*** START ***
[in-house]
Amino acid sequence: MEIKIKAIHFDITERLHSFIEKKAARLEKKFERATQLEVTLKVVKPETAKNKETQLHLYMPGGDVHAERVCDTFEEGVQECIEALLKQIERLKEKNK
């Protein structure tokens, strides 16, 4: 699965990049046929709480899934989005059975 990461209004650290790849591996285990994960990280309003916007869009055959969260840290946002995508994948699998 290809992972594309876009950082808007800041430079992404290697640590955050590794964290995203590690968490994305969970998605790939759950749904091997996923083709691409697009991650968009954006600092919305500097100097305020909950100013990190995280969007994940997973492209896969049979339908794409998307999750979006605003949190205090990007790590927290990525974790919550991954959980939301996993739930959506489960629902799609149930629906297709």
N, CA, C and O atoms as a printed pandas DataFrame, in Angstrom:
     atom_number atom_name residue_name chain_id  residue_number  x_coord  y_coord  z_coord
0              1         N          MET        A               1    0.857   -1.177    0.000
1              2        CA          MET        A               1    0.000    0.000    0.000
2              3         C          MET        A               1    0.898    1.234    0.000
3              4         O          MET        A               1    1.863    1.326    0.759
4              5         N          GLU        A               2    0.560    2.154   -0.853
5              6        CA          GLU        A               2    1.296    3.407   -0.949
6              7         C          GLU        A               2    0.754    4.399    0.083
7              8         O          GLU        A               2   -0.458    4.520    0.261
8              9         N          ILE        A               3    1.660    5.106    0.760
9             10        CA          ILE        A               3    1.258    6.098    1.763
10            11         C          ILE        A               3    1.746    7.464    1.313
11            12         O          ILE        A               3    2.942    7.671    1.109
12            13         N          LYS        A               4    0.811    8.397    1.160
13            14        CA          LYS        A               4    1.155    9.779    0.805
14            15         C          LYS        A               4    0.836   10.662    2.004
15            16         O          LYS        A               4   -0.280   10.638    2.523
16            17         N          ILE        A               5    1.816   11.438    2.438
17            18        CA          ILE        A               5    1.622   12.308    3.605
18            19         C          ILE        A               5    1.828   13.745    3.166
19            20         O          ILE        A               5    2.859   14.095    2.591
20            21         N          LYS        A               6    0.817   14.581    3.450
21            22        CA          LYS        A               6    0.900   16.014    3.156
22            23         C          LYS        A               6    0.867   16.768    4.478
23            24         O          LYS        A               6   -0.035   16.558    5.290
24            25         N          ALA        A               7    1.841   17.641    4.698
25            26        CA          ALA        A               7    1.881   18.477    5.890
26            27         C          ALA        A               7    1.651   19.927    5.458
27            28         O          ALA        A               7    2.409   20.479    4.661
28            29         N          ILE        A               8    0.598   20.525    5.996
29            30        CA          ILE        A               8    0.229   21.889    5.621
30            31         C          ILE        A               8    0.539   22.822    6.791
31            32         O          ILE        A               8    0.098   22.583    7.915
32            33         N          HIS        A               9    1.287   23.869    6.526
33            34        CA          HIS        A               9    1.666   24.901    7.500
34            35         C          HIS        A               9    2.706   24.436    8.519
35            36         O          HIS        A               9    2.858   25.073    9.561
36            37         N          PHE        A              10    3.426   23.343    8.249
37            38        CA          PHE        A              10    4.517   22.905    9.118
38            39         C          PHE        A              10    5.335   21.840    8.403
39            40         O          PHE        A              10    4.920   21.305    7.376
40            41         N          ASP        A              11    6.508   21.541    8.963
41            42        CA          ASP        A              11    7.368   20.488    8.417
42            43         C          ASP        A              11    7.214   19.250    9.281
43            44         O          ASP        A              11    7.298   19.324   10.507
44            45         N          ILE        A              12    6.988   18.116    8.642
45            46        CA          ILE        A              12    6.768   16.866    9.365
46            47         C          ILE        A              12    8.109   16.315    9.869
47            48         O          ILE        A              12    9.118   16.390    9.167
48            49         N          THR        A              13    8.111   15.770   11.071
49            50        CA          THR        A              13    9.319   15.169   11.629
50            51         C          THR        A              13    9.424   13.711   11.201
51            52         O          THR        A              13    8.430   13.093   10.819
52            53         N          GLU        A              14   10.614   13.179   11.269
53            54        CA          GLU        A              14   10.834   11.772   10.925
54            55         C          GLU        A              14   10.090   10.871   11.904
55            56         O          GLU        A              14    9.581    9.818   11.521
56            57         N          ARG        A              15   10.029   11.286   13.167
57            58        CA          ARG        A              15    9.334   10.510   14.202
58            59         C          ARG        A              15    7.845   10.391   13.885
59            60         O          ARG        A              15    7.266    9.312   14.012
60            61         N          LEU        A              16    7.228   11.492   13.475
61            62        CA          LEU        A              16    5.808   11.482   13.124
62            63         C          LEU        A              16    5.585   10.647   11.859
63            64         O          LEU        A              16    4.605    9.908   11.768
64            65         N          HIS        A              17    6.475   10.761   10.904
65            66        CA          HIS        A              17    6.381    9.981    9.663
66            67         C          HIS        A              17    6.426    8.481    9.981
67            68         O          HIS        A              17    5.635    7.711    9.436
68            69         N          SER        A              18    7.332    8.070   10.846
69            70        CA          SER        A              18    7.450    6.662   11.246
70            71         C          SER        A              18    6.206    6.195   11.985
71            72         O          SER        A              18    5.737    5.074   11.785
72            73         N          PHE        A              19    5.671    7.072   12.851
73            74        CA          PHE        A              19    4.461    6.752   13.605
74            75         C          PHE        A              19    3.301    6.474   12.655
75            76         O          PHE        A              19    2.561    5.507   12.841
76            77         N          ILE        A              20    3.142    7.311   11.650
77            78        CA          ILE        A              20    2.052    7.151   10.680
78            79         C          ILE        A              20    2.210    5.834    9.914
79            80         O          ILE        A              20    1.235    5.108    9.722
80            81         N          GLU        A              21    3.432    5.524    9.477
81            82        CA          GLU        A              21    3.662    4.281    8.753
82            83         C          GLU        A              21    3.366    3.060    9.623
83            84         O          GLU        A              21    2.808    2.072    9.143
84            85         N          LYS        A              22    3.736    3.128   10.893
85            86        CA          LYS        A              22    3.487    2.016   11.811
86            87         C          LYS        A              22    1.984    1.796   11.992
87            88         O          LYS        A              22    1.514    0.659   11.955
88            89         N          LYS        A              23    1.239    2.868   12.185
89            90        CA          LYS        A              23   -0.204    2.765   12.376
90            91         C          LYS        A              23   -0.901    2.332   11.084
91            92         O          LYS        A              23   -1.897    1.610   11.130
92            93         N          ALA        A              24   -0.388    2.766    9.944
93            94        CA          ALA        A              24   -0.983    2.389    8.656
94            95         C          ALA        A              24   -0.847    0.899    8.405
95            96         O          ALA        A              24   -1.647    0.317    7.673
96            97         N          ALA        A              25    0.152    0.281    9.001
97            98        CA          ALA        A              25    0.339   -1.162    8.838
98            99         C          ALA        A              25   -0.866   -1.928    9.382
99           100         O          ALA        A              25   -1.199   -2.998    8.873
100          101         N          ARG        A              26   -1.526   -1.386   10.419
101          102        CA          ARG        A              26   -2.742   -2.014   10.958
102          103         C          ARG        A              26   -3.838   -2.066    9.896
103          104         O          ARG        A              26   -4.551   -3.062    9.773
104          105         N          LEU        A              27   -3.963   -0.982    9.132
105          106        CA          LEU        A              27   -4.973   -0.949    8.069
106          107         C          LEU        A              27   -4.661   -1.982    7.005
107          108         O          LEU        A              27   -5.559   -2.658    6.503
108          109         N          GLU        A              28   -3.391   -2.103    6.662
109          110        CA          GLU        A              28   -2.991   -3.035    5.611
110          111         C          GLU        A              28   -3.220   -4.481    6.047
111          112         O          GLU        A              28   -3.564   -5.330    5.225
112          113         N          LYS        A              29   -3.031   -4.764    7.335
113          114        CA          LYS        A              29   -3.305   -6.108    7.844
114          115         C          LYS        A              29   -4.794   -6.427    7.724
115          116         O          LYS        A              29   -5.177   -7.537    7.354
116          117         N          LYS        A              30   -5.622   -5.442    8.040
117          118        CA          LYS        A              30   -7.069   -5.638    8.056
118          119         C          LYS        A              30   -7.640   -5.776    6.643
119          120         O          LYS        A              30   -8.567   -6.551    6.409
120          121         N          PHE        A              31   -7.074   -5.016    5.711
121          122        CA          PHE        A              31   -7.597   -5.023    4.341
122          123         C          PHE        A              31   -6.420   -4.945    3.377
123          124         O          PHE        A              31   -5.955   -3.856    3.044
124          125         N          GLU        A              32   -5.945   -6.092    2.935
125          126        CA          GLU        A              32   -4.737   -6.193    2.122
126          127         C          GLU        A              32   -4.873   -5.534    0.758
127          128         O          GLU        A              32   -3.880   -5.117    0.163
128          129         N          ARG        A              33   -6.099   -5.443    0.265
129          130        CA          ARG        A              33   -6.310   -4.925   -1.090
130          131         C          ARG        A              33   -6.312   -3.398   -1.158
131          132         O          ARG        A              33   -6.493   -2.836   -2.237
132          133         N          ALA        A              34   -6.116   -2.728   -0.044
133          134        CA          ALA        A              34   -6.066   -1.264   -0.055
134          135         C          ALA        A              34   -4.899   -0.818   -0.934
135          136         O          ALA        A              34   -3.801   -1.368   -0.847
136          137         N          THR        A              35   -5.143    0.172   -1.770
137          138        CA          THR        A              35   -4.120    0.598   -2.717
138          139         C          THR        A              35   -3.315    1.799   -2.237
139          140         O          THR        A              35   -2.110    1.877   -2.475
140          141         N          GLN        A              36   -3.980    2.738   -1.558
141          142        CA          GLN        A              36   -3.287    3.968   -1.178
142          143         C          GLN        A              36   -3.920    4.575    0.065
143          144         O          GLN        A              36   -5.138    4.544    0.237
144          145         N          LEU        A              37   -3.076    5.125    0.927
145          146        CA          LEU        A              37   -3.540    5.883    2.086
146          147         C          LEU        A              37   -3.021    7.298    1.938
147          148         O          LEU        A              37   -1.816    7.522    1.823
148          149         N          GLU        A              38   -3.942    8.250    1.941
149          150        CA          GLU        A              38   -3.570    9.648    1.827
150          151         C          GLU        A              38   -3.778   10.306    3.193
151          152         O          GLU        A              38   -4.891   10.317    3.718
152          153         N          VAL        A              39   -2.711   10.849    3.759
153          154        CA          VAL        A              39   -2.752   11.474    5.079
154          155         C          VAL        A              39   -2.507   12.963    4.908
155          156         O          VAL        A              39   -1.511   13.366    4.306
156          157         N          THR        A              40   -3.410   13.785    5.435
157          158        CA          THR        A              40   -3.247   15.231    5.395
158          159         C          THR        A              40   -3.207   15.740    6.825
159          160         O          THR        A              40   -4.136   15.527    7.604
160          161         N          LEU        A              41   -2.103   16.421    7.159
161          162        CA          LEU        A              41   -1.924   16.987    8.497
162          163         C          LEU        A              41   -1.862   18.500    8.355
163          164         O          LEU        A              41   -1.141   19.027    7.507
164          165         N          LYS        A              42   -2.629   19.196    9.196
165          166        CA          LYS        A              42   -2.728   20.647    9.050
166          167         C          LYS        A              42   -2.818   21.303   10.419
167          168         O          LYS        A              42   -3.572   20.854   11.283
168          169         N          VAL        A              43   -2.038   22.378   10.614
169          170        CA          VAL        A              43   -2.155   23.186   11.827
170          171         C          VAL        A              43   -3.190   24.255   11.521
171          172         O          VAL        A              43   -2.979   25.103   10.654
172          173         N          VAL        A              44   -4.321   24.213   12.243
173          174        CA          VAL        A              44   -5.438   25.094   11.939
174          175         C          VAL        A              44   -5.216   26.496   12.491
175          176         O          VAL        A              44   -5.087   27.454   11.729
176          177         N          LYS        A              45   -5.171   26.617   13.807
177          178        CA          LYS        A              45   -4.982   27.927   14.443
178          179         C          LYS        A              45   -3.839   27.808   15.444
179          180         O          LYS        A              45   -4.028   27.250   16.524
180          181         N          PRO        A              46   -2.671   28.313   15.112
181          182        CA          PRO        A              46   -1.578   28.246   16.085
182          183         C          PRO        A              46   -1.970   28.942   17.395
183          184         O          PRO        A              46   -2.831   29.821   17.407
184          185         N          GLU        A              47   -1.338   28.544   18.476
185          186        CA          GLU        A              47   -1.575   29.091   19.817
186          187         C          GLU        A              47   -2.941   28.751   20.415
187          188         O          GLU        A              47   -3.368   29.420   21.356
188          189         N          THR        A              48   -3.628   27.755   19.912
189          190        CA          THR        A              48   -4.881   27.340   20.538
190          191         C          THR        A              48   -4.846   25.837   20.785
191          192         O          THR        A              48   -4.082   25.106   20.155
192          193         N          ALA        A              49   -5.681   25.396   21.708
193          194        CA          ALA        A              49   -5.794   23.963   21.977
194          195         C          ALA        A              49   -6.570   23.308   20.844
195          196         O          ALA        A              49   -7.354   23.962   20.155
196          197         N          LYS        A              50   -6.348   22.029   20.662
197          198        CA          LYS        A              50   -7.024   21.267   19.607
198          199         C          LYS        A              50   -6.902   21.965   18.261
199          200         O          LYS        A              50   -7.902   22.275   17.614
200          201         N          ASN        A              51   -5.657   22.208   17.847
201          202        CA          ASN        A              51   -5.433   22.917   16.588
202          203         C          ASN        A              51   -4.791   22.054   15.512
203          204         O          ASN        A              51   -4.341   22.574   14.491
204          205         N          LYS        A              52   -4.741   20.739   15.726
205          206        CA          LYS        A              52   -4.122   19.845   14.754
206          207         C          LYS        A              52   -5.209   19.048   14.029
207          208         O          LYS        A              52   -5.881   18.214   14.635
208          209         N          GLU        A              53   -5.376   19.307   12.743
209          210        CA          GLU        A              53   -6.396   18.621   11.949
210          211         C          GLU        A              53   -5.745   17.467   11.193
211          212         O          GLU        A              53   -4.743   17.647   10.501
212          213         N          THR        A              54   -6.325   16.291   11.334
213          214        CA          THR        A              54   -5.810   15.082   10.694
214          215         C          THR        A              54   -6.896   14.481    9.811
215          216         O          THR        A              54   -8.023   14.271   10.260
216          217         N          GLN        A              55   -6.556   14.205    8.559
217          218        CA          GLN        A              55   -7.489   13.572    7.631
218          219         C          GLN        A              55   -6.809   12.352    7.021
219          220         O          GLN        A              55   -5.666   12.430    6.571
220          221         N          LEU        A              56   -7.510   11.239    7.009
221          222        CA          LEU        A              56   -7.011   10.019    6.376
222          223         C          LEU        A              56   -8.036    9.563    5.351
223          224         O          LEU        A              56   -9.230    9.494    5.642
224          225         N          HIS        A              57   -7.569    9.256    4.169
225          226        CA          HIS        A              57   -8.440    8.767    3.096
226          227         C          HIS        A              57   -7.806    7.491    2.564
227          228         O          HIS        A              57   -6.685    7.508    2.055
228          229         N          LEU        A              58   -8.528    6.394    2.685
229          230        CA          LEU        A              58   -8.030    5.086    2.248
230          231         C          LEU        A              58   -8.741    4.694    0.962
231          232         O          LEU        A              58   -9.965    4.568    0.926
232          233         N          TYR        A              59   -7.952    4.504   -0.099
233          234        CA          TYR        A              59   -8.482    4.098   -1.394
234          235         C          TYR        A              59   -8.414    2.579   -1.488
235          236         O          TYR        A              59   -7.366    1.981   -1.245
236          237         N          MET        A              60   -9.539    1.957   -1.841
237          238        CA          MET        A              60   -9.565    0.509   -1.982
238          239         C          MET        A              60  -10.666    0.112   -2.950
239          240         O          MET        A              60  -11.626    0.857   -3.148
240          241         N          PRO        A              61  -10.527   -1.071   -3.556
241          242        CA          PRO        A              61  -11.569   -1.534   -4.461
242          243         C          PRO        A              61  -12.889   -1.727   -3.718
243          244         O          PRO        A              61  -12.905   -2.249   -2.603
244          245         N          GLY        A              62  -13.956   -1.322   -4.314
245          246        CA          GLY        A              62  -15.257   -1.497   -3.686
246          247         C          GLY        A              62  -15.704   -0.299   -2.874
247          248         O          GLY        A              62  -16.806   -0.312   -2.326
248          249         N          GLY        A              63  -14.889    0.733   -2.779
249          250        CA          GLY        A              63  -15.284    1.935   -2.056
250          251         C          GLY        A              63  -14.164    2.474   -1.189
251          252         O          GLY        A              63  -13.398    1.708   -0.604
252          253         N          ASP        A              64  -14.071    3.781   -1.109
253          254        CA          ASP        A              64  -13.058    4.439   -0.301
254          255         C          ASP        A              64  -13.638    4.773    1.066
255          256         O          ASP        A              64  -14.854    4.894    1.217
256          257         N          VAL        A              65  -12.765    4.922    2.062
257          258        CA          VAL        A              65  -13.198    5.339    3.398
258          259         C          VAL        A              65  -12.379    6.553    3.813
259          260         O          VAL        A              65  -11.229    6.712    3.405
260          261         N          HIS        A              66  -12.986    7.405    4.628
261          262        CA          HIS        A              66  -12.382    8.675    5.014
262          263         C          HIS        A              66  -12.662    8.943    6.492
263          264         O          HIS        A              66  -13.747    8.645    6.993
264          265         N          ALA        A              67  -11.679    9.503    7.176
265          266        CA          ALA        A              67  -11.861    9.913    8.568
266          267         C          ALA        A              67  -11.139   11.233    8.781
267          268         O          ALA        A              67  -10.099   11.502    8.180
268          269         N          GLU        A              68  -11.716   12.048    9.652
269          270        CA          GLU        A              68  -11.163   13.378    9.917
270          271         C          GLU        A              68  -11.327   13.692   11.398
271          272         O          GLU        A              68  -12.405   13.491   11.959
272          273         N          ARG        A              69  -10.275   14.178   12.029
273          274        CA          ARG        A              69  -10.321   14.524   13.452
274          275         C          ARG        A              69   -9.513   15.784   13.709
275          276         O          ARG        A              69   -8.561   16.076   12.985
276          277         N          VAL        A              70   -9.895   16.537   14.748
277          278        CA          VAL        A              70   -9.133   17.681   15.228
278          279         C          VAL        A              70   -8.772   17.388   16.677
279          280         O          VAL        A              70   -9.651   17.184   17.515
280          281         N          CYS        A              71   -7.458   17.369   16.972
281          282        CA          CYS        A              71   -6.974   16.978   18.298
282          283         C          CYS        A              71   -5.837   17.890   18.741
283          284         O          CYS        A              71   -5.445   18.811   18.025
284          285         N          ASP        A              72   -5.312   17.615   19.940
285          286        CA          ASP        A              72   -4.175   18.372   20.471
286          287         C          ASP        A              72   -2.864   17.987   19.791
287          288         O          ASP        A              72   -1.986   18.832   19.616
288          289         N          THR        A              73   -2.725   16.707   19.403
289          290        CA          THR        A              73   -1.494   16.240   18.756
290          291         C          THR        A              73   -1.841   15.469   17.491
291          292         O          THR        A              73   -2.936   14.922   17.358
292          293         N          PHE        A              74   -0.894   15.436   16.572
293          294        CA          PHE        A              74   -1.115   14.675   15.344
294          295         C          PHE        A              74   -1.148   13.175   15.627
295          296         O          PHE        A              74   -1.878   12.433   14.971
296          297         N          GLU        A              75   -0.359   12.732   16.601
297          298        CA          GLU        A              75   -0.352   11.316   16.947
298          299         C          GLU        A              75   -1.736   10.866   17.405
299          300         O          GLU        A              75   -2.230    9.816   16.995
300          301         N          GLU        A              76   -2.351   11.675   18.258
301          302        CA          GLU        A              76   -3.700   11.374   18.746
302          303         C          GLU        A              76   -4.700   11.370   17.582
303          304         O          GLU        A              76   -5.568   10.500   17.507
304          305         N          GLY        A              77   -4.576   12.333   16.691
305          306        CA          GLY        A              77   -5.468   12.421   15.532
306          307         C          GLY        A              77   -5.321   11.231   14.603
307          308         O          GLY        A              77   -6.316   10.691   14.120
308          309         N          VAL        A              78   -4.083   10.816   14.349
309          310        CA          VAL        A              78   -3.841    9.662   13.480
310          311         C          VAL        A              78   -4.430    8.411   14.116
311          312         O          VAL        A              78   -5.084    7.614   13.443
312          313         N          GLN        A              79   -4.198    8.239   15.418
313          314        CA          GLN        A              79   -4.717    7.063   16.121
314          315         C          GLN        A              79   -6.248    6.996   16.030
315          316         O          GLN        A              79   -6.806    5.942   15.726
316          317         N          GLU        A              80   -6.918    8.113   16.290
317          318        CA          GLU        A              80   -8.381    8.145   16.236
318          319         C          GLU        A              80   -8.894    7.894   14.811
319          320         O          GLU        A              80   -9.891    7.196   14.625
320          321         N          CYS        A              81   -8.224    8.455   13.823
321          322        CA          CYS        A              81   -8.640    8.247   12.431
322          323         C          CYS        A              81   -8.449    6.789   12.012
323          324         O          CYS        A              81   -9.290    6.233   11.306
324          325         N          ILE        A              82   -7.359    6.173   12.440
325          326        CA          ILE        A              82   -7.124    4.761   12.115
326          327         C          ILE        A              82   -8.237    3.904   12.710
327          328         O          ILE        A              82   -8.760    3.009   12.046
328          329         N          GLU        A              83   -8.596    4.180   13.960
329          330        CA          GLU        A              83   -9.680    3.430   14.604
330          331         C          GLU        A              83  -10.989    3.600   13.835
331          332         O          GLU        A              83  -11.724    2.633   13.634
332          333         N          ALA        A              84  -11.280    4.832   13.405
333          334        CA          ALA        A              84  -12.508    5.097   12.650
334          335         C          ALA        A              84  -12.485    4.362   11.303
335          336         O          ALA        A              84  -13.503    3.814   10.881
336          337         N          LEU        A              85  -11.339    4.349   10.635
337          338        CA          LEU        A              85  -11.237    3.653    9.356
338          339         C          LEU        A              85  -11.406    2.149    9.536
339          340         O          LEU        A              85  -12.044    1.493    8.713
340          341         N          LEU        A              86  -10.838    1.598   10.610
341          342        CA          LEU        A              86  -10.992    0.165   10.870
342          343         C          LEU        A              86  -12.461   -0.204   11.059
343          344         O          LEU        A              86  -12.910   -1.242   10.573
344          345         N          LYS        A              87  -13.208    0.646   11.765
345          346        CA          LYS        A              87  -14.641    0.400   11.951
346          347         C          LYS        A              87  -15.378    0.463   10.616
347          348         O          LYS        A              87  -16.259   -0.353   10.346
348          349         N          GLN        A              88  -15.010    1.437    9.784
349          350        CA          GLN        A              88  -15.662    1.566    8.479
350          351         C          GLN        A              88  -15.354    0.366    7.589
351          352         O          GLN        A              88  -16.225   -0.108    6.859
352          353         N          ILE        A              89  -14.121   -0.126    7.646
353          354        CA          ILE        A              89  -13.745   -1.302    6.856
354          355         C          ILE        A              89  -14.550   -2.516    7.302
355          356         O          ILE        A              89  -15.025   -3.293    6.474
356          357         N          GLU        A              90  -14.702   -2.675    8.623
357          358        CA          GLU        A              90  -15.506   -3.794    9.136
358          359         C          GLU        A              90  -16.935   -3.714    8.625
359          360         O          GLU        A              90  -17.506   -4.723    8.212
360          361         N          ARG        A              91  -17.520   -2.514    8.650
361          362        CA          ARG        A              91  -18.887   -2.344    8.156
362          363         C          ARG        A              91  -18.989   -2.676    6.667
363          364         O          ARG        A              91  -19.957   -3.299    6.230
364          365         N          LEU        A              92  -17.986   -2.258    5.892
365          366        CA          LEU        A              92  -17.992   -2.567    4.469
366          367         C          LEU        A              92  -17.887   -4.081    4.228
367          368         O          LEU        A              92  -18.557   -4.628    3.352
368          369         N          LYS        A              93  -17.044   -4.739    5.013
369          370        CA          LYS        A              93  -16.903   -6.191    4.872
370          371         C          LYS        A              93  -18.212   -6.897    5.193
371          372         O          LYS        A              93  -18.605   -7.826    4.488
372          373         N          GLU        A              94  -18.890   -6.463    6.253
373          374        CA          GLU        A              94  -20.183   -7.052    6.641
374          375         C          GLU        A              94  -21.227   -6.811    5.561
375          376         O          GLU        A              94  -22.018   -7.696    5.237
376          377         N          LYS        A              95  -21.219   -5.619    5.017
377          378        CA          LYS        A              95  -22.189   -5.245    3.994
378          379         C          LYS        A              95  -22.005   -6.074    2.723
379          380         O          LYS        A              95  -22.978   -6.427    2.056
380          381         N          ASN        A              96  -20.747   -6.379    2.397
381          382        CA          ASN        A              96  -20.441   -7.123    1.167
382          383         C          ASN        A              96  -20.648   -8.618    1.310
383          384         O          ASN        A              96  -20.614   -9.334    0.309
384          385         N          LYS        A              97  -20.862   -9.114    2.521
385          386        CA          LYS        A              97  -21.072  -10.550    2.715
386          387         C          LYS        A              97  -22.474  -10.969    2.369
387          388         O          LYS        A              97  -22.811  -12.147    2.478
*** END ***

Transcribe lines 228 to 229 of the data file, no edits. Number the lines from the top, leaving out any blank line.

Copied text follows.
222          223         C          LEU        A              56   -8.036    9.563    5.351
223          224         O          LEU        A              56   -9.230    9.494    5.642